For a dead art form, there's a lot of life left in vaudeville.
A turn-of-the-century theatrical experience that put the emphasis not so much talent as personality, exuberance and speed, vaudeville may have been the ultimate example of giving the people what they want. Singers, dancers, comedians, sword-swallowers, plate-spinners: Everyone was welcome on the vaudeville stage, as long as they could keep the paying customers happy.
"Vaudeville," an "American Masters" special airing at 8 tonight on PBS, is fleshed out with vintage film clips (many from the silent era), reminiscences from surviving vaudevillians and narration from Ben Vereen. It lovingly paints vaudeville as a distinctly American art form -- though its origins were overseas -- wondrous in its variety and far-reaching in its legacy.
Thriving roughly from 1880 to 1930, vaudeville was democracy put on stage. A hybrid of the English music hall, Yiddish theater vTC and burlesque, it offered audiences 10 or more acts for one admission. Of course, few of those acts pleased everyone, but therein lay vaudeville's genius: If you didn't like one act, you waited 10 minutes and someone else would appear.
Today, vaudeville is remembered chiefly as a breeding ground for some of America's greatest comics. The Marx Brothers, W. C. Fields, Jack Benny, Burns and Allen, Bob Hope, and Abbott and Costello all honed their comedic skills for years on the vaudeville stage before America came to know them via radio, movies and, later, television.
The talents of such giants are well-known, however, and "Vaudeville" spends little time on them. Instead, it rescues from obscurity dozens of acts you've probably never heard of, with "talents" rarely seen nowadays.
There's A. Robins, the Banana Man, who would conceal an entire living room inside his cloak and silently set it up on the stage; Hadji Ali, the famed regurgitator, who would drink water and gasoline, then start a fire by bringing up the latter and extinguish it by bringing up the former; Chaz Chase, who ate cigarettes, matches, paper and anything else he could put his hands on; Little Tich, who performed acrobatics on stilts that were almost as long as he was tall; and Gus Visser, whose act consisted of singing "Ma, He's Making Eyes at Me" accompanied by a duck that would quack every time the word "Ma" came along.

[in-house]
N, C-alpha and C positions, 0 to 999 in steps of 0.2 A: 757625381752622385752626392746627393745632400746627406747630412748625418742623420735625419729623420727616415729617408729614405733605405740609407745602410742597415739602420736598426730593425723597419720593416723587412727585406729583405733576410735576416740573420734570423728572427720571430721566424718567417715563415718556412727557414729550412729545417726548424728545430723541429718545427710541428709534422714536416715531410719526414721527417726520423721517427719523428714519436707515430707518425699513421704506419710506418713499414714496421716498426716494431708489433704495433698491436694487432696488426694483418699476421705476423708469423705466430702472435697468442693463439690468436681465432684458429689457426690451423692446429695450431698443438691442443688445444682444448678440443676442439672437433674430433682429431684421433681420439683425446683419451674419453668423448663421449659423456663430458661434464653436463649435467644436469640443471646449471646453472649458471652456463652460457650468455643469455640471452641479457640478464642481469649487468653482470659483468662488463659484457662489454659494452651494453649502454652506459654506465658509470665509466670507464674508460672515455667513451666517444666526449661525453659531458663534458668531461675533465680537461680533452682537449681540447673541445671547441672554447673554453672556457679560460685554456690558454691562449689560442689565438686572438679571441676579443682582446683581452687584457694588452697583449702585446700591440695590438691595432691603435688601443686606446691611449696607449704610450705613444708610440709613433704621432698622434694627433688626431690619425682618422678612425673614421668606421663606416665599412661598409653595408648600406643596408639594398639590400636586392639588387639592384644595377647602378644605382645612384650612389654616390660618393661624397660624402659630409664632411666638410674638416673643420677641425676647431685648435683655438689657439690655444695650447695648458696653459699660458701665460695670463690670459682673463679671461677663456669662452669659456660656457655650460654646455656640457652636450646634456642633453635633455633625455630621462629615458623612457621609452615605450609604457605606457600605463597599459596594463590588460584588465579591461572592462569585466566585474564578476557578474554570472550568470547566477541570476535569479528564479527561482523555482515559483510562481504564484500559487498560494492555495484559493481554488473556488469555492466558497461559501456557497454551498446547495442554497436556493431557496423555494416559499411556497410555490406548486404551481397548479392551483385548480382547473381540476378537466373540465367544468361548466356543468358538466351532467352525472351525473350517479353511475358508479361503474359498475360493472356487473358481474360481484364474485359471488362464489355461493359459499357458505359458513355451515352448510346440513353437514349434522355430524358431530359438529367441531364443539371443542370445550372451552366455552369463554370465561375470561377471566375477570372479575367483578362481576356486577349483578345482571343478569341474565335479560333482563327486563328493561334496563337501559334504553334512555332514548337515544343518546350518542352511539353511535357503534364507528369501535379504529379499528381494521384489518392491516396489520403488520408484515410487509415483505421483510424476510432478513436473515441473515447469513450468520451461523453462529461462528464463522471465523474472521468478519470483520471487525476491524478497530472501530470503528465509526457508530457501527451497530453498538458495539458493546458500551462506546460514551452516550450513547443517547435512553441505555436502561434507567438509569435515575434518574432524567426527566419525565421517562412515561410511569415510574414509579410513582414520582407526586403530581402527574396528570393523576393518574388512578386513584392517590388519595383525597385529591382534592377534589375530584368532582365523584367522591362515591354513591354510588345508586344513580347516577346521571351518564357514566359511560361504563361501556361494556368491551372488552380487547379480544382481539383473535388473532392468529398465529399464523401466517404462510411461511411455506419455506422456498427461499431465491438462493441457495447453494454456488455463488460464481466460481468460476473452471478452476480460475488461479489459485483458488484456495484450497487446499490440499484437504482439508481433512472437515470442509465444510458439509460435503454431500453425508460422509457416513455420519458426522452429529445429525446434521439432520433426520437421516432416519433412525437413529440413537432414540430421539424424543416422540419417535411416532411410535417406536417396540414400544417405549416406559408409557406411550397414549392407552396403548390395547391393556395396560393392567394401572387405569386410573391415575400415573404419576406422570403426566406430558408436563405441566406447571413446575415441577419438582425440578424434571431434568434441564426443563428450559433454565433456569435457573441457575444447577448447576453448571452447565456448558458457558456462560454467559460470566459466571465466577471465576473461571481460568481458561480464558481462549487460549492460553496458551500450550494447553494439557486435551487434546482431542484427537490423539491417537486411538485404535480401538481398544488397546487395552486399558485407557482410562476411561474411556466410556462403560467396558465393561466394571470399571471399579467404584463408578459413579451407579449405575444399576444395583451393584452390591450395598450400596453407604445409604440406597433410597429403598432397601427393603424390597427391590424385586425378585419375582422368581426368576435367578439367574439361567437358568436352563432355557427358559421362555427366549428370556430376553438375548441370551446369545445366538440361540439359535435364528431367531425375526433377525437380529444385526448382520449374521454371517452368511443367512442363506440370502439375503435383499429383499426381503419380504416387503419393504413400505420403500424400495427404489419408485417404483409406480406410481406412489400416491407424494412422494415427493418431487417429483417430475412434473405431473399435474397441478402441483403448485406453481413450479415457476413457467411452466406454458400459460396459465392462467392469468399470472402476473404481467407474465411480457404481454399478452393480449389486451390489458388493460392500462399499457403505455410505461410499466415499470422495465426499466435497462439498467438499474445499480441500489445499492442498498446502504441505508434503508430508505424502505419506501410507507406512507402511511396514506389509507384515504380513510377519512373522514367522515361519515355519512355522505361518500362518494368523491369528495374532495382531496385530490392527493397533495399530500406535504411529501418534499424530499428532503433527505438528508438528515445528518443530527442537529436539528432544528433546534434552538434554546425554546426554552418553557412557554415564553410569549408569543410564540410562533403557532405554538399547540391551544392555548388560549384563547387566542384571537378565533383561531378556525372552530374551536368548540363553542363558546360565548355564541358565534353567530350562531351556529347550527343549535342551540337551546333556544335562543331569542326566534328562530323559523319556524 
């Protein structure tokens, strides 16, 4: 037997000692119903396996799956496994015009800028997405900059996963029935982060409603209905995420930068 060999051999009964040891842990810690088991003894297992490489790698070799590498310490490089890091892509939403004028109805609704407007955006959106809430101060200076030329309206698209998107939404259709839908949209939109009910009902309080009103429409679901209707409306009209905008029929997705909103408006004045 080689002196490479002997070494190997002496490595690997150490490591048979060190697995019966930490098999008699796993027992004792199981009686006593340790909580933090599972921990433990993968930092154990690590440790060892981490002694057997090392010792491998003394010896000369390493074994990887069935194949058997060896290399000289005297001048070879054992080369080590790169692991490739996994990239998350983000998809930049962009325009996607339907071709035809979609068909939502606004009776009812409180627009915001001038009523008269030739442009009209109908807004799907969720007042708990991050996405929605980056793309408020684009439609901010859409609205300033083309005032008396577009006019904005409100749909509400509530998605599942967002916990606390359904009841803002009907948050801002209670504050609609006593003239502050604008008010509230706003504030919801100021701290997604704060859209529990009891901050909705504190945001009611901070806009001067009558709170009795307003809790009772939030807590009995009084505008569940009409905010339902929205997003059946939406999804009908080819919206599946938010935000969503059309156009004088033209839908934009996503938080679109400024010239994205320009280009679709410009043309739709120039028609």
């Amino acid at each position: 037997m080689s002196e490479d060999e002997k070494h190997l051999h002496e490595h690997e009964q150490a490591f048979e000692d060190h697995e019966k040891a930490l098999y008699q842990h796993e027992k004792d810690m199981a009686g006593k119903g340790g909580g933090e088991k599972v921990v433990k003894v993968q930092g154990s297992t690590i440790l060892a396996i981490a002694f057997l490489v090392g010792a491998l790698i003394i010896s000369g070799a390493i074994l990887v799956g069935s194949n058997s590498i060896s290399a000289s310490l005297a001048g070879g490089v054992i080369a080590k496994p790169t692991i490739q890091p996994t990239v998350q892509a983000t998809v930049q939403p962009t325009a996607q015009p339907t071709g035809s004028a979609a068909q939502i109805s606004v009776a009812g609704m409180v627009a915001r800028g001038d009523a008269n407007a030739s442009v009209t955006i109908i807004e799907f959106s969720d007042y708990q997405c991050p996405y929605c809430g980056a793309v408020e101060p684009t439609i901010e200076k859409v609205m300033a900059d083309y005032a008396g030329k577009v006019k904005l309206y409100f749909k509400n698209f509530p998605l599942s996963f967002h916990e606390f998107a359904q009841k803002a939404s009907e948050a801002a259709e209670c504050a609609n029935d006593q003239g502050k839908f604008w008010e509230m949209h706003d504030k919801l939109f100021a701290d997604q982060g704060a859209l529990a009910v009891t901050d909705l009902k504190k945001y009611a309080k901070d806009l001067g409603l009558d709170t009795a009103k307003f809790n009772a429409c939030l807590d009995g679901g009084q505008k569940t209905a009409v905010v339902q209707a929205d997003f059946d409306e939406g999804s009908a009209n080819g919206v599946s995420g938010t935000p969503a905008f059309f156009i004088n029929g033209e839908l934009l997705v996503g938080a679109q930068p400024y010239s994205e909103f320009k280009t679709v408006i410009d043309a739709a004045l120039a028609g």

Of such talents were legends made, and "Vaudeville" does its best to revive a few of them. It also offers a chance for some aging vaudevillians to enjoy a last few minutes in the spotlight. The Nicholas Brothers, June Havoc, Bobby Short, Joey Faye and Carl Ballantine -- all speak glowingly of the experience they gained on the vaudeville stage, frequently as warm-ups to the more established acts.
Vaudeville had its less savory aspects, however, and they're here too -- especially the reliance on ethnic humor, which sounds offensive to modern ears. That's especially true of minstrel shows and blackface performers, once-popular forms of entertainment that are, fortunately, all but extinct.
"Vaudeville" would have benefited from a more considered approach to its subject -- it tends to jump from entertainer to entertainer and topic to topic without much warning -- but that's a small quibble. If nothing else, any television program that devotes a substantial block of time to the largely forgotten Bert Williams, one of the first great African-American entertainers, deserves to be seen.
Maybe our tastes haven't changed that much. After all, what is channel surfing -- flipping from channel to channel in search of something to watch -- if not the vaudeville format adapted to the video age?
What: "American Masters" special
When: 8-10 tonight
Where: PBS (Channels 22, 67)
Pub Date: 11/26/97